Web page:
Helium-Oxygen Mix Helps COPD Patients Breathe Easier

It may be a better treatment for very ill patients, researchers say

Please note: This article was published more than one year ago. The facts and conclusions presented may have since changed and may no longer be accurate. And "More information" links may no longer work. Questions about personal health should always be referred to a physician or other health care professional.

FRIDAY, April 14, 2006 (HealthDay News) -- Breathing a mixture of 72 percent helium and 28 percent oxygen (Heliox28) helped people with severe chronic obstructive pulmonary disease (COPD) improve their distance in an endurance walking test by 64 percent with less shortness of breath, a British study finds.

In this study of 82 COPD patients, researchers tested four different gas mixtures: Heliox28; Heliox21 (79 percent helium and 21 percent oxygen); Oxygen28 (72 percent nitrogen and 28 percent oxygen); and medial air (79 percent nitrogen and 21 percent oxygen).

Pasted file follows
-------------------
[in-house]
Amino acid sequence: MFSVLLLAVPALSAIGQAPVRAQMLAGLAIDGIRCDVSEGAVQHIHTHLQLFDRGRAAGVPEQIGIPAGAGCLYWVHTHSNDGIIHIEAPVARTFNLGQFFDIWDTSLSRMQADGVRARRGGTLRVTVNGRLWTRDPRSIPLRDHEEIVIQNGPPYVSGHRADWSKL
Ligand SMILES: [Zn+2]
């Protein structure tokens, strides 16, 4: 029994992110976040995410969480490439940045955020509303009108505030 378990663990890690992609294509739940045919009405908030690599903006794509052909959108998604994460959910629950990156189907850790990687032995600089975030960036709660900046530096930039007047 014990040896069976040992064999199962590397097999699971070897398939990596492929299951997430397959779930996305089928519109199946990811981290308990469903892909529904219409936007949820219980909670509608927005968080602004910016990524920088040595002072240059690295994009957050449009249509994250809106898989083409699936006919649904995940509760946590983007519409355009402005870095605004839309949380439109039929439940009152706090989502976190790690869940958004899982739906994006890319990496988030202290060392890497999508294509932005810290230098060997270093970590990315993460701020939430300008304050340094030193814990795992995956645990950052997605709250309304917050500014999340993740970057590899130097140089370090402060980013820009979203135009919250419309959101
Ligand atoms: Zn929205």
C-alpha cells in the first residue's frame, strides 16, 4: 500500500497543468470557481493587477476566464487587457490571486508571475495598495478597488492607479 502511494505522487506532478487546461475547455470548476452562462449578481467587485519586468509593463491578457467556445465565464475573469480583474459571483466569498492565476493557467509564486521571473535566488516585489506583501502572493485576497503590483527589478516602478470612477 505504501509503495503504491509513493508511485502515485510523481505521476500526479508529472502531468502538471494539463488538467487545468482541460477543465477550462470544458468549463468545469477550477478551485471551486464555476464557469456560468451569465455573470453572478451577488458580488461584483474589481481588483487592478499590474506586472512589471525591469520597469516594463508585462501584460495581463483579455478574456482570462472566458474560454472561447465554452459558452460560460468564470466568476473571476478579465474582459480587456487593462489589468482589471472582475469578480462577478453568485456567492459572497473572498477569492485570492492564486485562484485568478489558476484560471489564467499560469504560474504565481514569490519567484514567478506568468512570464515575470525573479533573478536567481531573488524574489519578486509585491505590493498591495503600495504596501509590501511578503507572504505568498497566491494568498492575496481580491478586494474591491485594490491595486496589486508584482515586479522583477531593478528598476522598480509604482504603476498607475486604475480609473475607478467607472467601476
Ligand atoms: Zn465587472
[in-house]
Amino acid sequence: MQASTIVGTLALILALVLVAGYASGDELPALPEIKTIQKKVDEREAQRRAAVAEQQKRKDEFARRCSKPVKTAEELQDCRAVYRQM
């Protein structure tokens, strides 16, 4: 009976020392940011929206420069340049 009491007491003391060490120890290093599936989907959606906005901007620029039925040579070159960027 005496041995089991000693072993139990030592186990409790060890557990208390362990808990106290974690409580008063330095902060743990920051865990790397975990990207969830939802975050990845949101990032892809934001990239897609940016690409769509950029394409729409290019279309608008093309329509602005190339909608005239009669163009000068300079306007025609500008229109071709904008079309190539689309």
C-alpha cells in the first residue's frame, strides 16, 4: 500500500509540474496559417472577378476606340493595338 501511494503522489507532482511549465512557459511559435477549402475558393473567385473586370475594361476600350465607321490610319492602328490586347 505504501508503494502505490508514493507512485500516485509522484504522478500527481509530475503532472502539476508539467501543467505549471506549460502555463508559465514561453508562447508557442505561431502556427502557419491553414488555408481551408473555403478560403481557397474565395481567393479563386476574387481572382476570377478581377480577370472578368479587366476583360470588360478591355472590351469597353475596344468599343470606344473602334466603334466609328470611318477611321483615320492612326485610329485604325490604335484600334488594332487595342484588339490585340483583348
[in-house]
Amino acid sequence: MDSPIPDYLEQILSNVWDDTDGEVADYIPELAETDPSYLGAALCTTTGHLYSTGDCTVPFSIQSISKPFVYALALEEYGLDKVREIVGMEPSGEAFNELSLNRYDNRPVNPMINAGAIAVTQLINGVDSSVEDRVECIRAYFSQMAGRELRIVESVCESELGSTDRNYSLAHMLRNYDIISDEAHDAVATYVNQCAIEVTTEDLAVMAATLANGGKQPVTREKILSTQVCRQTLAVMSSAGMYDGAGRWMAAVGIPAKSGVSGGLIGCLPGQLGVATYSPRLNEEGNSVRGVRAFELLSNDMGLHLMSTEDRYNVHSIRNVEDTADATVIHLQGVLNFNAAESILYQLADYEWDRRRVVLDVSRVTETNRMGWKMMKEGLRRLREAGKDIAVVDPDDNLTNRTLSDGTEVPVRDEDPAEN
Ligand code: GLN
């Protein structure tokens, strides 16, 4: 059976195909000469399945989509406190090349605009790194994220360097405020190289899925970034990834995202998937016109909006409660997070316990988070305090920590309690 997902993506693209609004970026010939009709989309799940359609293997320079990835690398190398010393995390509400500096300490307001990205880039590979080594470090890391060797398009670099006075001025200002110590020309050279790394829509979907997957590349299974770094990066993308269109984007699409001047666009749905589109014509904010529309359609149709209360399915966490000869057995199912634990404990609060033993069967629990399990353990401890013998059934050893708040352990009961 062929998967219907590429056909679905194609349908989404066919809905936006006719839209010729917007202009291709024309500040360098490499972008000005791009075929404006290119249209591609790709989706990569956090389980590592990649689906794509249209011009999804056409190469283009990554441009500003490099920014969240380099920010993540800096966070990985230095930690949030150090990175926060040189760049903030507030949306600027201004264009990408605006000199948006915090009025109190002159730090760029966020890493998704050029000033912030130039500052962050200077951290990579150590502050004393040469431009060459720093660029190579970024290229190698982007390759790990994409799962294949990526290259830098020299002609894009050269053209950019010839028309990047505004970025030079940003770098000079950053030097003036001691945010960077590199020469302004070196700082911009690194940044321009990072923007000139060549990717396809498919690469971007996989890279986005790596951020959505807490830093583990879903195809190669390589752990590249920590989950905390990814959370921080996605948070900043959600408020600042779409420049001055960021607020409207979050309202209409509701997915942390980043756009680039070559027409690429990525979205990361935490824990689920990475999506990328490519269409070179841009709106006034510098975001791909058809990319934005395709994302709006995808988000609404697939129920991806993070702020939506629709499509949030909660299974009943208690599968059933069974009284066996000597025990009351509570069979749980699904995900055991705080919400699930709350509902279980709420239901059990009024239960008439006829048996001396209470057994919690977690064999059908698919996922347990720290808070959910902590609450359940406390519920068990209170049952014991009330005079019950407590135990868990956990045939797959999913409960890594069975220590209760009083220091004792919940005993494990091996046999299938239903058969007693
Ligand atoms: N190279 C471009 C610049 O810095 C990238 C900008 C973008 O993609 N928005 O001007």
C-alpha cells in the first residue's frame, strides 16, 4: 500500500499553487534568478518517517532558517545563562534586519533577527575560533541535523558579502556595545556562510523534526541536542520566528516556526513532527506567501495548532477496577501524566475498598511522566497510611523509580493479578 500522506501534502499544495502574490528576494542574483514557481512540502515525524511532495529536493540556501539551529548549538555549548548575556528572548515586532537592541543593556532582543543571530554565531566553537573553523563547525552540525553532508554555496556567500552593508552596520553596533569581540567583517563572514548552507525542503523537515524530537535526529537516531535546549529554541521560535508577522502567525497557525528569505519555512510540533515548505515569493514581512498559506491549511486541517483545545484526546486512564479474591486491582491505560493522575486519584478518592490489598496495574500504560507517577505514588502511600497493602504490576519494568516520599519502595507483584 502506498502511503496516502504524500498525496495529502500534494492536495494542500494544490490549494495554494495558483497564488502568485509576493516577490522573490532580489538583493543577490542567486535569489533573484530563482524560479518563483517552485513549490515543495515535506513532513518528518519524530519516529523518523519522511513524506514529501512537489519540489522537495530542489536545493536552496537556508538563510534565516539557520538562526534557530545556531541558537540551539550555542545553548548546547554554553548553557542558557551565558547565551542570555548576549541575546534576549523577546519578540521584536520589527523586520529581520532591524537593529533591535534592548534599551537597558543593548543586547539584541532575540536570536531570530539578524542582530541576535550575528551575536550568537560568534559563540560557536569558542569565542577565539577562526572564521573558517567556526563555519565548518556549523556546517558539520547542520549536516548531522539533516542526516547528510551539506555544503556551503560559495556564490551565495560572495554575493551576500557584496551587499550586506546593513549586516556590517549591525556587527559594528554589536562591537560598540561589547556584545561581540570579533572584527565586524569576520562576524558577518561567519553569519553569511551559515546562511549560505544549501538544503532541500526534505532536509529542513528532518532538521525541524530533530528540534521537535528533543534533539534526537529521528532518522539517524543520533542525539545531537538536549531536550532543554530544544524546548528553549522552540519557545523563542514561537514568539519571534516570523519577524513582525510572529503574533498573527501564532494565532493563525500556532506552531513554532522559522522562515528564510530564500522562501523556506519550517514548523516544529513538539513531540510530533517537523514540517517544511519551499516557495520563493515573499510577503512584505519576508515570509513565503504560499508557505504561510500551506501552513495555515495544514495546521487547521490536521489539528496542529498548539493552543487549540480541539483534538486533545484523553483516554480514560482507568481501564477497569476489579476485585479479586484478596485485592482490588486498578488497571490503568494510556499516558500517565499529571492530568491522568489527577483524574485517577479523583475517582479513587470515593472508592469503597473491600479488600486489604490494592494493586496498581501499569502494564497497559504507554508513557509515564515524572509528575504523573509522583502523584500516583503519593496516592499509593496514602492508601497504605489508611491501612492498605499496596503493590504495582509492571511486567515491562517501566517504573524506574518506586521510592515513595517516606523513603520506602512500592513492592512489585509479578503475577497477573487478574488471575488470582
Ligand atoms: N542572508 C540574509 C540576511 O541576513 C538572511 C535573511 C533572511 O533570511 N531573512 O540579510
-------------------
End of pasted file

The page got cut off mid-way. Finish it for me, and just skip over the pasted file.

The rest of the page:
"Patients walked significantly further while breathing Heliox28," researcher Elizabeth A. Laude, of the University of Sheffield, said in a prepared statement. The study appears in the April 15 issue of the American Journal of Respiratory and Critical Care Medicine.

During the exercise test, the patients received the gas mixtures through face masks.

The researchers conducted the study to test their theory that certain gas mixtures might be better able than normal supplementary oxygen to reduce airway resistance and improve respiratory gas exchange in COPD patients. The study found that COPD patients with the worst lung function test results showed the greatest benefit from the special gas mixtures.

"Although the recent American Thoracic Society/European Respiratory guidelines had recognized COPD is a preventable and treatable condition, it is still regarded by many as one in which significant improvement is not possible," Laude said.

"Our data shows this is not the case," she said. "The changes in endurance exercise and reductions in breathlessness we report while breathing increased inspired oxygen or heliox gas mixtures are substantial, being at least comparable to those achieved with current bronchodilator therapy, pulmonary rehabilitation or even lung volume reduction surgery."

More information

The American Lung Association has more about COPD.

SOURCE: American Thoracic Society, news release, April 14, 2006

--

Last Updated: